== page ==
Schematic diagram of an excitatory synapse and the temporal sequence of synapse formation and maturation. (A) Synapses are specialized junctions between neurons composed of complex membrane and proteins. A synapse can be divided structurally into three parts: a presynaptic axon terminal packed with synaptic vesicles (SV) and release machinery, a synaptic cleft, and a postsynaptic dendritic counterpart filled with neurotransmitter receptors, scaffold proteins and signaling machinery. (B) Synapse formation is initiated by the contact between dendrites and axons, followed by the recruitment of presynaptic and postsynaptic specializations. Increases in synapse size and synaptic strength by accumulation of AMPA receptors at synapses are characteristics of synapse maturation. AMPAR, α-amino-3-hydroxy-5-methyl-4-isoxazole propionic acid receptor; CaMKII, Calcium calmodulin dependent kinase type II; CASK, calcium calmodulin-dependent serine kinase; GKAP, guanylate kinase-associated protein; GRIP, glutamate receptor-interacting protein; InsP3R, inositol triphosphate receptor; mGluR, metabotropic glutamate receptor; NMDAR, N-methyl-D-aspartate receptor; PSD, postsynaptic density; PSD-95, postsynaptic density protein-95; RIM, Rab3-interacting molecule; SAP, synapse-associated protein; SER, smooth endoplasmic reticulum; SPAR, spine-associated Rap GTPase activating protein; VAMP, vesicle-associated membrane protein; VGCC, voltage-gated calcium channel. (Adapted and modified from ).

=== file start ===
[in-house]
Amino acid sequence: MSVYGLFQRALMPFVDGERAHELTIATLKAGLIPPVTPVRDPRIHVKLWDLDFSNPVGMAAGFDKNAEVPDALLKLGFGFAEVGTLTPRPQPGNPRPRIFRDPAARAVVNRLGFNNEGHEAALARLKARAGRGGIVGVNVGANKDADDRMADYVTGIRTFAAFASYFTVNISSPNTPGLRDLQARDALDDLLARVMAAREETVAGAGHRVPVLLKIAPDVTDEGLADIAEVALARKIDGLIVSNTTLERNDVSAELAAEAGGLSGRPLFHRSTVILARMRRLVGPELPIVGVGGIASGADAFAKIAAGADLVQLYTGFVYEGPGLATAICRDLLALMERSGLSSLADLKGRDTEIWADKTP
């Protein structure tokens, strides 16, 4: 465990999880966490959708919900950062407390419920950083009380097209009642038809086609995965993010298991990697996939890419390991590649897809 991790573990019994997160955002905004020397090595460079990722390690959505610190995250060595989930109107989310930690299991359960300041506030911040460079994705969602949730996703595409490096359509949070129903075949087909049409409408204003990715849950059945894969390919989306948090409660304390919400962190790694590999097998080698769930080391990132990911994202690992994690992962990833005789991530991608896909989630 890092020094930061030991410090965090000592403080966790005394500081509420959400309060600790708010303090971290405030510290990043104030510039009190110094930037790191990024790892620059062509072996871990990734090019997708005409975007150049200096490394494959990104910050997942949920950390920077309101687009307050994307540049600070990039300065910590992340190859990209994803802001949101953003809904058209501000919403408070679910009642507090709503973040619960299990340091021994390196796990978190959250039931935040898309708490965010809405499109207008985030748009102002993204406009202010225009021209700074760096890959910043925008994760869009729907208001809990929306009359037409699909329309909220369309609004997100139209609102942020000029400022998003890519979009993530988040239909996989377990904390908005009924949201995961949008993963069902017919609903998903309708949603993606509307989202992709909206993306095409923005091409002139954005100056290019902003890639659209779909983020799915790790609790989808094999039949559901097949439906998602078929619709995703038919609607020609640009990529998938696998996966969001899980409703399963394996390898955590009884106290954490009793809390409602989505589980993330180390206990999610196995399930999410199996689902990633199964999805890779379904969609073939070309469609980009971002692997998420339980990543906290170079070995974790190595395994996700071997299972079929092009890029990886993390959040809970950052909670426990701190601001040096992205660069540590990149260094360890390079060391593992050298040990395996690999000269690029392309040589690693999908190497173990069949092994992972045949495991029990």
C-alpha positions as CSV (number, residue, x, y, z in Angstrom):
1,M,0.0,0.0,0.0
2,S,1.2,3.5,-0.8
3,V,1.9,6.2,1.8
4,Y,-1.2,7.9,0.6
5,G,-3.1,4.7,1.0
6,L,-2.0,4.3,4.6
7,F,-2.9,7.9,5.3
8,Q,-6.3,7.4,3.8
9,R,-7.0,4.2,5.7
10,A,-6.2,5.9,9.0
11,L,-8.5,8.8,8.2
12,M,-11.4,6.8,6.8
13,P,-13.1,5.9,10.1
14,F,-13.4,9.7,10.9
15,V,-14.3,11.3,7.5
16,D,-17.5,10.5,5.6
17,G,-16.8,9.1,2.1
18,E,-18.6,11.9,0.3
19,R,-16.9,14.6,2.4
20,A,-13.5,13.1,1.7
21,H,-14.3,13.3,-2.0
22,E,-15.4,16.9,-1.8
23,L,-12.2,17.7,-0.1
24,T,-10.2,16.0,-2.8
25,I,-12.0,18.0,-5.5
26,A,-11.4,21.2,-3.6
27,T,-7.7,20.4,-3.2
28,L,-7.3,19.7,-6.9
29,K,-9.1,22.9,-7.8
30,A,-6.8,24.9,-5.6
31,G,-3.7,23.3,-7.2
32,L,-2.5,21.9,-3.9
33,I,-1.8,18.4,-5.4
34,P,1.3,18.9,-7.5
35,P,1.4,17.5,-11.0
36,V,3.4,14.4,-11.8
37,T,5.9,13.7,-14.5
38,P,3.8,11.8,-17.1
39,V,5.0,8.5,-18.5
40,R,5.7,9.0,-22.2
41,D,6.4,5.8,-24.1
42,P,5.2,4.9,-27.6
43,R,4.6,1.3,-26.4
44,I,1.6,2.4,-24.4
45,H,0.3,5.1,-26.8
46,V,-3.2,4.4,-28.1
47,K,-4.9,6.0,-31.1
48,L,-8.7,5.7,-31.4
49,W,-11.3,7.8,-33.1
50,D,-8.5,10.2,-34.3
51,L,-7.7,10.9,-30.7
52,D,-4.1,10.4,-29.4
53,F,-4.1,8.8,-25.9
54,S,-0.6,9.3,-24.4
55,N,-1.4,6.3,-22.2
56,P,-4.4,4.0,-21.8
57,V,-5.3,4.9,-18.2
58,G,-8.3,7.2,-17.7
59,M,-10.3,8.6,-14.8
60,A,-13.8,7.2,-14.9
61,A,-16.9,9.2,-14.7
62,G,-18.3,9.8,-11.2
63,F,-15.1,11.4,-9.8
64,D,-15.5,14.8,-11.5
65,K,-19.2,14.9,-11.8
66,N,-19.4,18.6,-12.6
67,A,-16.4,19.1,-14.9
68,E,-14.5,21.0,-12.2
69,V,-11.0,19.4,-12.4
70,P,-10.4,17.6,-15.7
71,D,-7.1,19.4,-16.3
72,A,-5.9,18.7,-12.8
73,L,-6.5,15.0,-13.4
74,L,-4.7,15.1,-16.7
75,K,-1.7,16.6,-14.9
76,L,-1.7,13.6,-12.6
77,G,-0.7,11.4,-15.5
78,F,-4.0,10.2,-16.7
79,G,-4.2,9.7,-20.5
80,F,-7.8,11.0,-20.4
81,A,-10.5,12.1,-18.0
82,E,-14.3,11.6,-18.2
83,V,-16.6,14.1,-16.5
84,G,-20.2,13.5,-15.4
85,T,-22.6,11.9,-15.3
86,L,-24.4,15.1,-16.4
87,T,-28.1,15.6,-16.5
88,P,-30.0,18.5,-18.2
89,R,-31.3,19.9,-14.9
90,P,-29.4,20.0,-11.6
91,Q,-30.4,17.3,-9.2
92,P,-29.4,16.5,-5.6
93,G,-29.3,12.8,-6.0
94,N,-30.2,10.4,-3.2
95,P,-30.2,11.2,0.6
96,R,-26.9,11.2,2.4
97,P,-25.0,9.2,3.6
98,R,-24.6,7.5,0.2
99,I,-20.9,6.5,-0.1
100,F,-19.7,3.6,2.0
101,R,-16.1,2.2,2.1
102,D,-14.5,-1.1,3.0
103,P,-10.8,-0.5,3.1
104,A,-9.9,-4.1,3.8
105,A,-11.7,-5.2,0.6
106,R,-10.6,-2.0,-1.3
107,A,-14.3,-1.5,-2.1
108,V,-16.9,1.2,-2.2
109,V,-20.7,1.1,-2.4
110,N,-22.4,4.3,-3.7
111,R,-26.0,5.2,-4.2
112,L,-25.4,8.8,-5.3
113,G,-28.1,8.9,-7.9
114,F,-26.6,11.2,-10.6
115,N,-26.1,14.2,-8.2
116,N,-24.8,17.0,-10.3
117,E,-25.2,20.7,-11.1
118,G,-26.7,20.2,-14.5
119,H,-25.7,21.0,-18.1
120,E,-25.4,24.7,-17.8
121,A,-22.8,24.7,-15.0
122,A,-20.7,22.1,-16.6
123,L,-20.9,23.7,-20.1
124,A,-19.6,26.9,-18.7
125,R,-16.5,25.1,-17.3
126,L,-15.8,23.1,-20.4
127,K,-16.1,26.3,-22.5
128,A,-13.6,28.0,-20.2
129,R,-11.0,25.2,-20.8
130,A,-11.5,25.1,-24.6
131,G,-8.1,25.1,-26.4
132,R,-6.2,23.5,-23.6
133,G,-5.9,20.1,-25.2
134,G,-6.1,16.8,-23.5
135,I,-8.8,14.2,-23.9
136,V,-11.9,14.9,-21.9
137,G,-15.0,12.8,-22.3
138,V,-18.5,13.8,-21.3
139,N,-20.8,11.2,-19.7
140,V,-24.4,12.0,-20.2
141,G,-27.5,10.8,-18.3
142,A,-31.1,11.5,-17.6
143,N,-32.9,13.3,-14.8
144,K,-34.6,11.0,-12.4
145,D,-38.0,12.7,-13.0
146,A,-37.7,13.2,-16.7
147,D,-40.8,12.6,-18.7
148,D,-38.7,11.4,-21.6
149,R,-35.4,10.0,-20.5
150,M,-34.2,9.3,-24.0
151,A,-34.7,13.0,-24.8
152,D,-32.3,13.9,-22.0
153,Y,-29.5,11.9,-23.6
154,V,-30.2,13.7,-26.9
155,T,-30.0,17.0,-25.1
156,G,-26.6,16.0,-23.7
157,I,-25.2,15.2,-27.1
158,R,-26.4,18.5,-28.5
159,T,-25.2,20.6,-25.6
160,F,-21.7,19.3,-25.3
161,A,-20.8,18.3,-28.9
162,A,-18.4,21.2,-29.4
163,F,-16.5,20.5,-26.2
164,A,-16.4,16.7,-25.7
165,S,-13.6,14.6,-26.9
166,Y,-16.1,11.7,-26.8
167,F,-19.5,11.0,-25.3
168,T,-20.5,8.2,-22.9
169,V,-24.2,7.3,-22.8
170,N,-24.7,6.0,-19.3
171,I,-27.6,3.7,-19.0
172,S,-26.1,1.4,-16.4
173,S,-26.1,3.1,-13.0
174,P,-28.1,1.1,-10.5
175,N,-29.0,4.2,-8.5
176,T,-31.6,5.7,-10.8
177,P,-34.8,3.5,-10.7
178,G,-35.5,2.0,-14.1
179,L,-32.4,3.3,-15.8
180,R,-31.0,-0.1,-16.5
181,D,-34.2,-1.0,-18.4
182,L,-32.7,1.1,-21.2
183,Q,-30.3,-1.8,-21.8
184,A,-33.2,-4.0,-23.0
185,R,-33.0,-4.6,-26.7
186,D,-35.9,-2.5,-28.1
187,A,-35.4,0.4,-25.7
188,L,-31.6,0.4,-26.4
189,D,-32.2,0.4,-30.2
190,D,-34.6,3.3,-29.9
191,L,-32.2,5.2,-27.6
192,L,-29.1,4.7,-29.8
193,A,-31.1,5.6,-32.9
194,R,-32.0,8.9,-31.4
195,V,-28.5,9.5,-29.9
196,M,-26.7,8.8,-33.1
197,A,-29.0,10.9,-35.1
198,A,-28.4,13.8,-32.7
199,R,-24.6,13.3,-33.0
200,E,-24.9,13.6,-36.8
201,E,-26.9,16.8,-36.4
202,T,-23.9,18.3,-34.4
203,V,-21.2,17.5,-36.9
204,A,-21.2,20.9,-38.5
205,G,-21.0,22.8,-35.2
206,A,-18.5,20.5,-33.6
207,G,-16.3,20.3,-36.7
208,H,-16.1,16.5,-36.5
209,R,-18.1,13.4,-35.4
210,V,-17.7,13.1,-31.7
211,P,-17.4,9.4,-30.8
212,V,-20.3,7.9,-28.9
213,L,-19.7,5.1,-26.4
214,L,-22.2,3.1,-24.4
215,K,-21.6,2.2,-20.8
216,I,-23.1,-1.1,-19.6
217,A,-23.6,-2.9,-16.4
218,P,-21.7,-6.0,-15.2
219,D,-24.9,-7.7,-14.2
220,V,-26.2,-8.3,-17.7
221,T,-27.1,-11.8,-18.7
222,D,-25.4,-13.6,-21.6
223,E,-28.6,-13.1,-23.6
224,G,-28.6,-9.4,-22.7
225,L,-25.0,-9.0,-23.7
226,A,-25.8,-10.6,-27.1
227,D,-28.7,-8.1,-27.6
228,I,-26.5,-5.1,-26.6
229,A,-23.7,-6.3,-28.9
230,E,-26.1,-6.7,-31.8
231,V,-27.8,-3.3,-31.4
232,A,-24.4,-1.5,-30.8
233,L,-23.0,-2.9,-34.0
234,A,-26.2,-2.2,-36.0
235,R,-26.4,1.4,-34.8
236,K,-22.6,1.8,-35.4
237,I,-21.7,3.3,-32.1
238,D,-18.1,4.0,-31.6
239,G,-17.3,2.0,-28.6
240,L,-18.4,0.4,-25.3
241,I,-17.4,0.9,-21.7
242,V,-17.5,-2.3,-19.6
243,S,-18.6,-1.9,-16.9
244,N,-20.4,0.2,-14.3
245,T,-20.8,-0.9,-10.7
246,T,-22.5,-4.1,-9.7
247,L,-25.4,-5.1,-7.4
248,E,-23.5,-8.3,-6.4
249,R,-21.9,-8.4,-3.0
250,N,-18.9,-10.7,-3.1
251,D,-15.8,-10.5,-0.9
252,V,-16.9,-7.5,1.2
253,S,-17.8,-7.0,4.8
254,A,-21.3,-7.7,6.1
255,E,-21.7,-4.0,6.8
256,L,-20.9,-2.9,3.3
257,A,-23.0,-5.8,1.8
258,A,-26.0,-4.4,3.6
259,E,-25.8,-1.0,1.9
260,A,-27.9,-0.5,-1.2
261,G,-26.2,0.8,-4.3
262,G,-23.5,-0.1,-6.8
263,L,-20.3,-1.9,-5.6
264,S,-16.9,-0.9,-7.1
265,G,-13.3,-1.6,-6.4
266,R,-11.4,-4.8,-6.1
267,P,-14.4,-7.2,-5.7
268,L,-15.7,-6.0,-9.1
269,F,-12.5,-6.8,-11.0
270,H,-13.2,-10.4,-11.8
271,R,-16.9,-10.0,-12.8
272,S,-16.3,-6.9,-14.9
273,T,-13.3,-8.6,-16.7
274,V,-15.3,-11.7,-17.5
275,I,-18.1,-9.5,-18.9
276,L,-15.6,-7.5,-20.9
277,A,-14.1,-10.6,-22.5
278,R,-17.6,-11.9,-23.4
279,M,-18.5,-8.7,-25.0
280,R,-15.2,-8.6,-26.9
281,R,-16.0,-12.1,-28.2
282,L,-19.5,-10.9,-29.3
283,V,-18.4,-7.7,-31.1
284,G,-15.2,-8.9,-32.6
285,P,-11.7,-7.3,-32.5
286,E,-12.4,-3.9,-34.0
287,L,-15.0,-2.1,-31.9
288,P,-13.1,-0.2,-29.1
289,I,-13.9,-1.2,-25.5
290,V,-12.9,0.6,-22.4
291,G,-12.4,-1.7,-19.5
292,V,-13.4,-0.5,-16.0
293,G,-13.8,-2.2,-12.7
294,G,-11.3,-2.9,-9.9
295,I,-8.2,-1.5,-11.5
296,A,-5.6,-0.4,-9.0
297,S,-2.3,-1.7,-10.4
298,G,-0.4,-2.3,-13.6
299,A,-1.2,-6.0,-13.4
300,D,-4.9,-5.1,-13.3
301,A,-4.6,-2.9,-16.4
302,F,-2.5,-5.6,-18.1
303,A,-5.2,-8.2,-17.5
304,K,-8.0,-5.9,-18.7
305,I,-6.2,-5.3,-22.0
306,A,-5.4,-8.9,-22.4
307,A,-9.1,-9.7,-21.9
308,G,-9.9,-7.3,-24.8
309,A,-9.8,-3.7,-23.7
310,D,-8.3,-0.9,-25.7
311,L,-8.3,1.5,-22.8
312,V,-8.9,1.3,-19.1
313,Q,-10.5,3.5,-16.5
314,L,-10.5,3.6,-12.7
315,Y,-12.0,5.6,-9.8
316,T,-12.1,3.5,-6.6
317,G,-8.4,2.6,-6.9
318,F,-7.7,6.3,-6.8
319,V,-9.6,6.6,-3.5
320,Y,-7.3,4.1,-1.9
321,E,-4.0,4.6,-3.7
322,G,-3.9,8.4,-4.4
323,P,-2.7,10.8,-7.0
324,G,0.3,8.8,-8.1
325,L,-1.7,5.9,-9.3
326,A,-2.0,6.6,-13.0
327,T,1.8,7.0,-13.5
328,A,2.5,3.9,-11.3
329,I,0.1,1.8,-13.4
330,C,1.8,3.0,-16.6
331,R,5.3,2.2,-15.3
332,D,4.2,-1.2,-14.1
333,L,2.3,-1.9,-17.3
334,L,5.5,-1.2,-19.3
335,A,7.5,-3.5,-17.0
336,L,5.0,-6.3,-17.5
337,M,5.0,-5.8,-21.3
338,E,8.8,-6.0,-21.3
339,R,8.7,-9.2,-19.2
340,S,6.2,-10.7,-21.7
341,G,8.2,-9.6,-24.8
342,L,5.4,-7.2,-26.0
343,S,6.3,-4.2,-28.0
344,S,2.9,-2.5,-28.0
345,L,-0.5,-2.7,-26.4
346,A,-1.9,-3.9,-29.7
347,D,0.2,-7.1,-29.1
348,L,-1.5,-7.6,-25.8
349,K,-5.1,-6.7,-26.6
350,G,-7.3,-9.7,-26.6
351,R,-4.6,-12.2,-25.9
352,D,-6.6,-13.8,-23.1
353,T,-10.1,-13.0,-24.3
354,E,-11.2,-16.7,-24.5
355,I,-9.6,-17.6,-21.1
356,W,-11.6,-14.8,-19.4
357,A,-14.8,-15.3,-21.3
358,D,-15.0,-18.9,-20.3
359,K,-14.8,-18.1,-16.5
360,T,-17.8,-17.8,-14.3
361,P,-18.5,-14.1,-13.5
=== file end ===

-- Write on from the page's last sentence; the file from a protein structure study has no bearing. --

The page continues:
Chiu and Cline Neural Development 2010 5:7 doi:10.1186/1749-8104-5-7